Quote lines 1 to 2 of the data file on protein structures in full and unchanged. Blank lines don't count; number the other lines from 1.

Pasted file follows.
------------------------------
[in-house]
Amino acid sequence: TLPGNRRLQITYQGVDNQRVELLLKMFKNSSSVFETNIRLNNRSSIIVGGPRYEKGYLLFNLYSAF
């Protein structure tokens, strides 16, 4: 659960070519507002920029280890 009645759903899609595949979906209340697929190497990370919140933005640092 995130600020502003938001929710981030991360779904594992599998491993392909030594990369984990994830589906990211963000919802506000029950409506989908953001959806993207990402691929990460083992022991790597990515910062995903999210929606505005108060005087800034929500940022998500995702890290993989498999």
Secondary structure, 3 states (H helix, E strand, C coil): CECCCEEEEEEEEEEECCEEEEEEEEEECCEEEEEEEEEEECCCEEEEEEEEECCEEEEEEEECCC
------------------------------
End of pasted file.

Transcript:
[in-house]
Amino acid sequence: TLPGNRRLQITYQGVDNQRVELLLKMFKNSSSVFETNIRLNNRSSIIVGGPRYEKGYLLFNLYSAF